The school recognises that children at Ashcombe School with medical conditions should be properly supported so that they have full access to education, including school trips and physical education. Children with medical conditions have a Health Care Plan written in conjunction with the School Nursing Team and which is shared with all relevant members of staff. The Health Care plan is reviewed annually or when there are changes to the child’s medical condition.  Our Pastoral Co-ordinator (Kathie Light) ensures that all necessary children have a Health Care Plan which is accurate and reviewed annually.

5.13 Support for improving emotional and social development

In addition to support received for academic subjects, there is a range of pastoral support available through our Learning Mentors.  We have 4 Learning Mentors in school, who each run sessions to help children express their feelings and manage their emotions.  There is always the opportunity for any child to talk with a trained adult over any concerns and anxieties, with parent’s permission.   Specific support plans will be put into place for children experiencing significant difficulties with behaviour and those needing medical support, through a Pastoral Support Plan or Heath Care Plan.

Learning Mentors also have a role as Parent Support Advisor.  They are available to support parents with their child’s behaviour or a wide range of additional needs for the family.

We have a zero tolerance approach to bullying. 






5.14 Working with other agencies

Referrals can be made by school to the following agencies:

  • Community Paediatrics
  • Occupational therapy
  • Physiotherapy
  • Child and Adolescent Mental Health Service (CAMHS)
  • Speech and Language therapy
  • Educational psychologist
  • Social, emotional and mental health advisory teacher
  • Social care

Parental consent is sought before any external agencies are involved.  There will also be a period of information gathering which will include an early discussion with the pupil and their parents. These early discussions with parents will be structured in such a way that they develop a good understanding of the pupil’s areas of strength and difficulty, the parents’ concerns, the agreed outcomes sought for the child and the next steps.  The resulting Action Plan may incorporate specialist strategies, which will be implemented by the class teacher, but involve other adults.


We also work very closely with our local SEN Team and SEN Officers to ensure the highest of provision for our pupils.


5.15 Complaints about SEN provision

If you have any queries or questions about your child’s SEN provision please speak to your child’s class teacher initially.  In the occasion that you feel a complaint needs to be made, please speak to the SENCo or the head teacher.   We will obviously make every effort to rectify the situation, but please also refer to our complaints policy on our school website if necessary.

The parents of pupils with disabilities have the right to make disability discrimination claims to the first-tier SEND tribunal if they believe that our school has discriminated against their children. They can make a claim about alleged discrimination regarding:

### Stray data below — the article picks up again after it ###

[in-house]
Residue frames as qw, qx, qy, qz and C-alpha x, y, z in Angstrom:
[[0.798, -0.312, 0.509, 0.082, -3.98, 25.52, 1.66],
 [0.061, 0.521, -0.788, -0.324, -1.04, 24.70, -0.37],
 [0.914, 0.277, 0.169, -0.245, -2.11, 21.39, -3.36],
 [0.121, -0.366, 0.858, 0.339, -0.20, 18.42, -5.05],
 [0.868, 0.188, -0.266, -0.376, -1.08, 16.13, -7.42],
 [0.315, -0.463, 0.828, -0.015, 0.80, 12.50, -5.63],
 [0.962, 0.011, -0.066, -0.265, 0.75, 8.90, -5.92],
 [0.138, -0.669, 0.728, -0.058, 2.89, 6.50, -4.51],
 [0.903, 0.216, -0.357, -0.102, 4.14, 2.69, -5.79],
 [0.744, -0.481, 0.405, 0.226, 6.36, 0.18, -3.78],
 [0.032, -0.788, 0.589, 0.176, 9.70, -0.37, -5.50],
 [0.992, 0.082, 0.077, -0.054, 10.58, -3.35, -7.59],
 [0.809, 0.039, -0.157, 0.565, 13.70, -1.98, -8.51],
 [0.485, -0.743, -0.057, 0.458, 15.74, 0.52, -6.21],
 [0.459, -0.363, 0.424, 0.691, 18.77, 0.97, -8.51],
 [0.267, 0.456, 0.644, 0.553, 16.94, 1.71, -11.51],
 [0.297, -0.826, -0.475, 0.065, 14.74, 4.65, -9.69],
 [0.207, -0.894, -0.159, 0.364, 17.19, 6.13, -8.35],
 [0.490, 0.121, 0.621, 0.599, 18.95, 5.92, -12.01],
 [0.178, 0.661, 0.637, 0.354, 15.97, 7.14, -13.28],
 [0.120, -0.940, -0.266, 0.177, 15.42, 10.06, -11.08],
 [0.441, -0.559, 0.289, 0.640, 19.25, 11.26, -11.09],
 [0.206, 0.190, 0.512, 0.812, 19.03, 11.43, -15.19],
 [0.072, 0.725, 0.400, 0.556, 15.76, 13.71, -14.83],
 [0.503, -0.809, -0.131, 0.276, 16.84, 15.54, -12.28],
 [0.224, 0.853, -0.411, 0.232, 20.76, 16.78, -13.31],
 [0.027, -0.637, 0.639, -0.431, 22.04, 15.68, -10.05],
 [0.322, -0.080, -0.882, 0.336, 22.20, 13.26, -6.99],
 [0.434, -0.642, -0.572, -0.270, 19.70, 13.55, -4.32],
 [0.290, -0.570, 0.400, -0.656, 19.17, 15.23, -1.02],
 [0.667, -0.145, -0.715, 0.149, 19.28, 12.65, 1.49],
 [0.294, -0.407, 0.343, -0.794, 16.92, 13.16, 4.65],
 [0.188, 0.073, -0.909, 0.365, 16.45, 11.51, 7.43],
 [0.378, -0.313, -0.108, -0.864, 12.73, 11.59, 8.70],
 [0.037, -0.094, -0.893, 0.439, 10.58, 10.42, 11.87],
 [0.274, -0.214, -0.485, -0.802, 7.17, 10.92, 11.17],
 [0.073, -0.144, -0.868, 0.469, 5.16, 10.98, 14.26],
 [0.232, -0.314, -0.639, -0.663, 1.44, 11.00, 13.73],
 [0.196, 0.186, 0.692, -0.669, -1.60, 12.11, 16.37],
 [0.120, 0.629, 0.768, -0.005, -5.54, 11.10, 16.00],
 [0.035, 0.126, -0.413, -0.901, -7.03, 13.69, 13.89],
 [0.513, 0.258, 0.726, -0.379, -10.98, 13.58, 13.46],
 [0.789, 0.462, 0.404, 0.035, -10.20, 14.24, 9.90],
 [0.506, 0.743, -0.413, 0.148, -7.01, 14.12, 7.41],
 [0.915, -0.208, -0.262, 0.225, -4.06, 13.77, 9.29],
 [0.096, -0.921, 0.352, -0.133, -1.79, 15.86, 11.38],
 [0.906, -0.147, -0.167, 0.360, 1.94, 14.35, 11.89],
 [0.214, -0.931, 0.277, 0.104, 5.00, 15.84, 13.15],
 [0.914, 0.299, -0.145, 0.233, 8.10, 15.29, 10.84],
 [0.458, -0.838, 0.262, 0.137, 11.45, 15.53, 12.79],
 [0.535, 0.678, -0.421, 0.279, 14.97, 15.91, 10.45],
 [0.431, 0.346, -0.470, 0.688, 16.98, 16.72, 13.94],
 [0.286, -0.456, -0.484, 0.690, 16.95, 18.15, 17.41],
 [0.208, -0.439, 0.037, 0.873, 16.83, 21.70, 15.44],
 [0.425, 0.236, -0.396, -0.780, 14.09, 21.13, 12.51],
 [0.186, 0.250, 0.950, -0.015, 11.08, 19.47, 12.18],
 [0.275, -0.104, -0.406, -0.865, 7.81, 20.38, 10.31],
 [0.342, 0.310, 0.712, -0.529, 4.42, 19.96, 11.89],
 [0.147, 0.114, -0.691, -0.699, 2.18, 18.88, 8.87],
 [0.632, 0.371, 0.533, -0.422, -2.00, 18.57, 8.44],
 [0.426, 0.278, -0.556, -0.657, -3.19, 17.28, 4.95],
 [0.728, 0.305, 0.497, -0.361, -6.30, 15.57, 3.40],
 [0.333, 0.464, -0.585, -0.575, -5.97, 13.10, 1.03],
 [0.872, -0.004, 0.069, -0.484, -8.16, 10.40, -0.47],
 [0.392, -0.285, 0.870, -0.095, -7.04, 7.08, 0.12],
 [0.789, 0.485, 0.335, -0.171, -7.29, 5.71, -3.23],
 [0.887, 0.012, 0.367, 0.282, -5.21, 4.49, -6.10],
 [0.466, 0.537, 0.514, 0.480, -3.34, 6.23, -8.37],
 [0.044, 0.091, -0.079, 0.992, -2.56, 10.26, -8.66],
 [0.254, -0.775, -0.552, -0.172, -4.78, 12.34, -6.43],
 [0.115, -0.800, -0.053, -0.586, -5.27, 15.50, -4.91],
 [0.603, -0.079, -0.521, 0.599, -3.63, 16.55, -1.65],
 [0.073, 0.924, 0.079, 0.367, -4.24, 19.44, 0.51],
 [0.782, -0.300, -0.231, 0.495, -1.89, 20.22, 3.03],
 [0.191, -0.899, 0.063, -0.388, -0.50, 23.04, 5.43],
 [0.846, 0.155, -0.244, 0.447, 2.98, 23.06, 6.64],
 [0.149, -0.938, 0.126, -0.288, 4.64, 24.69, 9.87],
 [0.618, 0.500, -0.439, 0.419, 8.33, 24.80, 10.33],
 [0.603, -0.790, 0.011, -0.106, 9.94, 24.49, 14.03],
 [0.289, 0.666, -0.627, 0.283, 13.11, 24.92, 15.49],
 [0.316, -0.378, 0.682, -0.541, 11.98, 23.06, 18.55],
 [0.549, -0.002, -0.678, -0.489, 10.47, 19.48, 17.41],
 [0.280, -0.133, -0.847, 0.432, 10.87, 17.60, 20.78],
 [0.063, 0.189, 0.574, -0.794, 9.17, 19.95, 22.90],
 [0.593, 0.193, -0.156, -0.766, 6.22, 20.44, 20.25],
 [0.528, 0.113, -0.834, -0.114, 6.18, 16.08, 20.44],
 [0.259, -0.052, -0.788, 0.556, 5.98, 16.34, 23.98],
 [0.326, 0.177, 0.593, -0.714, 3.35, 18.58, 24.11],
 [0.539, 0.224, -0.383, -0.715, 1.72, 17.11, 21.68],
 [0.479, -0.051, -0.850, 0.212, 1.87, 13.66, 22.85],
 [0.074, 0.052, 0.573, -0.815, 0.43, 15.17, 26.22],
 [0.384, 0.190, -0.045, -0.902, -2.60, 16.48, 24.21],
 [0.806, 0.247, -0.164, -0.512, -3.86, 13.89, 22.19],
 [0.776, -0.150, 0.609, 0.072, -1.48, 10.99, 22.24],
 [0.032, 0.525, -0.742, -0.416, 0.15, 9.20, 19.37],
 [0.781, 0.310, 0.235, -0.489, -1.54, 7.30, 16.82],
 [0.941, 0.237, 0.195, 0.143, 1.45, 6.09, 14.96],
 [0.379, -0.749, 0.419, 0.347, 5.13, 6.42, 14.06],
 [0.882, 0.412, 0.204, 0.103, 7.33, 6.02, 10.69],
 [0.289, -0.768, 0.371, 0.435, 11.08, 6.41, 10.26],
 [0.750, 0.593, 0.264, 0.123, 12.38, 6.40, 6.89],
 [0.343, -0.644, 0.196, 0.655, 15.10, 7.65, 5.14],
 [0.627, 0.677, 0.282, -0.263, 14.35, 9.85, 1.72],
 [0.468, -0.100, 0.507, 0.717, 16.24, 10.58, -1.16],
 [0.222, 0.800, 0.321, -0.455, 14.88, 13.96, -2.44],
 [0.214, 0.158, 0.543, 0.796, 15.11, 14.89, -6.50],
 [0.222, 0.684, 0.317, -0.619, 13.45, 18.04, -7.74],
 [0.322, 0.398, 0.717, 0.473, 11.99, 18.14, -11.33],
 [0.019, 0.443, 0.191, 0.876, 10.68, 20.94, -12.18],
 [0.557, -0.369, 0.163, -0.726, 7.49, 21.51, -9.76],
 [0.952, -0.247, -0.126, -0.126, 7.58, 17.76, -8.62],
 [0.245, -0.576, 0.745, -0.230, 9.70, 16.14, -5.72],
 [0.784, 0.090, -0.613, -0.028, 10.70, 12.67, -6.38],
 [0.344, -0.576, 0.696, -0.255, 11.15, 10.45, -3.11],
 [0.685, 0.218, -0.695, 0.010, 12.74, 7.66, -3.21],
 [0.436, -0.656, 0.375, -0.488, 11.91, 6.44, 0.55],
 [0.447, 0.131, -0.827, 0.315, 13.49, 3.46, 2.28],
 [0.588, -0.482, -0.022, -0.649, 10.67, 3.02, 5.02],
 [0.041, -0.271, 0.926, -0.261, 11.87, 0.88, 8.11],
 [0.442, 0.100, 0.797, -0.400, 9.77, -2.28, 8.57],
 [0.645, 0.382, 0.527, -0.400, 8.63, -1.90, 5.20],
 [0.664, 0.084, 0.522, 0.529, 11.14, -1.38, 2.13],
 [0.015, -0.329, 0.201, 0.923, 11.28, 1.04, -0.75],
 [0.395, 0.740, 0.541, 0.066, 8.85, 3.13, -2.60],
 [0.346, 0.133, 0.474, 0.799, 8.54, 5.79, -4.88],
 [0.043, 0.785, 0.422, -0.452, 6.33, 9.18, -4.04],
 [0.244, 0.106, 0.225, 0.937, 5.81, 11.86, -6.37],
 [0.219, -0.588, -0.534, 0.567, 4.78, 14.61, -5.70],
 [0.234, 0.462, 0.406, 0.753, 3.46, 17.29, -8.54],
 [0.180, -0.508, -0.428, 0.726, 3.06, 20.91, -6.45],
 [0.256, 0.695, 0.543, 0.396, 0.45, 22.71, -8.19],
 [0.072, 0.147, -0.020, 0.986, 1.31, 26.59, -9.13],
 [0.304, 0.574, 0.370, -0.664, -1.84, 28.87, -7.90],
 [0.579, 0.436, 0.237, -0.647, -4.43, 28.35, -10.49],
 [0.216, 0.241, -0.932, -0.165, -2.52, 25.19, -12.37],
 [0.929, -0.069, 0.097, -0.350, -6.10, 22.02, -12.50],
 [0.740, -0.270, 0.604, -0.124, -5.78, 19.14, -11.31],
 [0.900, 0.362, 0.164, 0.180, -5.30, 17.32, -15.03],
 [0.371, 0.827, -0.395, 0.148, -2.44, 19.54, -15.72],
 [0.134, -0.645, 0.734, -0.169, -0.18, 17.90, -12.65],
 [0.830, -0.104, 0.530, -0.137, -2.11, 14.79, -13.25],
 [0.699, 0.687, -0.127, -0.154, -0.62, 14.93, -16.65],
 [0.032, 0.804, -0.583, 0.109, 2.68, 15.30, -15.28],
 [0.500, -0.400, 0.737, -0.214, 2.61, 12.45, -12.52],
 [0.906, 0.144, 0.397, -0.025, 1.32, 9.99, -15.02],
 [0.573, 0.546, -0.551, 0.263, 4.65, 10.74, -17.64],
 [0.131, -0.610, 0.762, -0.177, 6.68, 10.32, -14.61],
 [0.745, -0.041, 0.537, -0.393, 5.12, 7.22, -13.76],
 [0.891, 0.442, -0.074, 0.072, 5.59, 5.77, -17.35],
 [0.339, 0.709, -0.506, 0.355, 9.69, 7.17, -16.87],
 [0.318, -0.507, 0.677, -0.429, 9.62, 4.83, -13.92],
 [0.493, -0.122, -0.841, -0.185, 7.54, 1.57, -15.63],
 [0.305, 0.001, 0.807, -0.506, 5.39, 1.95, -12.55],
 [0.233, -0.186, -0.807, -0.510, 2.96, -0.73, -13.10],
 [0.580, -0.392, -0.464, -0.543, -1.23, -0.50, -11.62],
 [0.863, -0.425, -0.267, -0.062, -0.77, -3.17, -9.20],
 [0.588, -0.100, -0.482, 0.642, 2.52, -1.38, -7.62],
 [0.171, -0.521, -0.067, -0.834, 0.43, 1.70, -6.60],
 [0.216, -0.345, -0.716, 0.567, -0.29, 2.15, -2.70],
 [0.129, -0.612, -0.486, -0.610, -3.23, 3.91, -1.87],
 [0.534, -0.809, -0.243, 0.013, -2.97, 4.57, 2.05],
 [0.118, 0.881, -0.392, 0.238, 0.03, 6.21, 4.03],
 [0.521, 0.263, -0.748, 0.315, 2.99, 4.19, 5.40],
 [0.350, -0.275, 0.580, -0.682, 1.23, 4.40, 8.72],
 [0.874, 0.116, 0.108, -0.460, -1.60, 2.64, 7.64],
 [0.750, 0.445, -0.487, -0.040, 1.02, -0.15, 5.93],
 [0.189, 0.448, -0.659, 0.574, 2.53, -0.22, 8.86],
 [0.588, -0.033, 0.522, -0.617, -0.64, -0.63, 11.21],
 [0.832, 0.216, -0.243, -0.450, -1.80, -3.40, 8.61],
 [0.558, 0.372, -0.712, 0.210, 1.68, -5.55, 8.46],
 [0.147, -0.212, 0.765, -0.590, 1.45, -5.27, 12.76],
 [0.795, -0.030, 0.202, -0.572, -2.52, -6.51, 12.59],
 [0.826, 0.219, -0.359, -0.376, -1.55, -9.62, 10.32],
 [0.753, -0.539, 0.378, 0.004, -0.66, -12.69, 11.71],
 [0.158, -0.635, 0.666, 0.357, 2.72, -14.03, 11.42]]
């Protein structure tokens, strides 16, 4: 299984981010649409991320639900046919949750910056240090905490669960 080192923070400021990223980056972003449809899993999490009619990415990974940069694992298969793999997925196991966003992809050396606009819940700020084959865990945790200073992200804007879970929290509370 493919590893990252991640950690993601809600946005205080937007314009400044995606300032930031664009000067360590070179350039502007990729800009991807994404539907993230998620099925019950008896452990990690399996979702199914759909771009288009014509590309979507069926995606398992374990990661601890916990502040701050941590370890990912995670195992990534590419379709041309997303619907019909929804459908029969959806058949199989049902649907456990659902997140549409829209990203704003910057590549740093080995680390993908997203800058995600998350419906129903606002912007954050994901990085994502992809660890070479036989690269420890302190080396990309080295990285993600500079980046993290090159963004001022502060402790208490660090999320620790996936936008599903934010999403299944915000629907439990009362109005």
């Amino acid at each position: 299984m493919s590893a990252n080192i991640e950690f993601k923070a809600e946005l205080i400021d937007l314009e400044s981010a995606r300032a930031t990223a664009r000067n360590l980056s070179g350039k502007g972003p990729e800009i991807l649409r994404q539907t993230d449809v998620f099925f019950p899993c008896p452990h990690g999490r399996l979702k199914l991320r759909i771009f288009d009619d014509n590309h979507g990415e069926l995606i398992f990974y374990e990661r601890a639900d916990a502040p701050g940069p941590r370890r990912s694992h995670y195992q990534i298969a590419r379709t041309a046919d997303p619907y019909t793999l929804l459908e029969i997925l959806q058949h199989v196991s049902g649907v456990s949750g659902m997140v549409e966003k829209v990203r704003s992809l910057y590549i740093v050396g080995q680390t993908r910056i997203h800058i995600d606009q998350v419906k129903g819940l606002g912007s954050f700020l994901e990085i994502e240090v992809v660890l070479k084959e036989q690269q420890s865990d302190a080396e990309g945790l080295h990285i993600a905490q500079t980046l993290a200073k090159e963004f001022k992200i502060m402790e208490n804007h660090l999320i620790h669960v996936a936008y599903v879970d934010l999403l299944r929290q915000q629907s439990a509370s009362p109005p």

• Exclusions
  • Provision of education and associated services
  • Making reasonable adjustments, including the provision of auxiliary aids and services


5.16 Contact details of support services for parents of pupils with SEN


Click here to view North Somerset’s local offer for SEND

SUPPORTIVE PARENTS provides information, advice and support to parents, children and young people about SEND

An independent community interest company who provide a wide range of workshops for parents/carers of children as well as young people with complex needs or disabilities

The leading UK charity for autistic people (including those with Aspergers) and their families.

FAMILY LIVES a national family support charity providing help and support in all aspects of family life

Disabled Children's Family Network - North Somerset Council. The network provides information about activities, events and support groups for sensory or learning disability, autistic spectrum disorder, Down's syndrome

NSPCC the UK leading children’s charity preventing abuse and helping those affected to recover

ADDISS The National Attention Deficit Disorder Information and Support Service.  Providing people friendly information and resources to anyone who needs assistance

Contact - the charity for families with disabled children- supporting families, bringing families together and helping families take action for others

IPSEA is a charity that helps parents and professionals to support children with SEN and disabilities.


Downloadable Documents available online:

SEND Code of Practice: 0 to 25 years, GOV.UK – DfE January 2015 PDF 


SEND: a guide for parents and carers, GOV.UK – DfE PDF 


6. Monitoring Arrangements

This policy and information report will be reviewed every year by the SENCo and head teacher.  It will also be updated if any changes to the information are made during the year.

It will be approved by the governing board.

DATE:  January 2022

TO BE REVIEWED: January 2023


SEN Policy and Information Report January 2022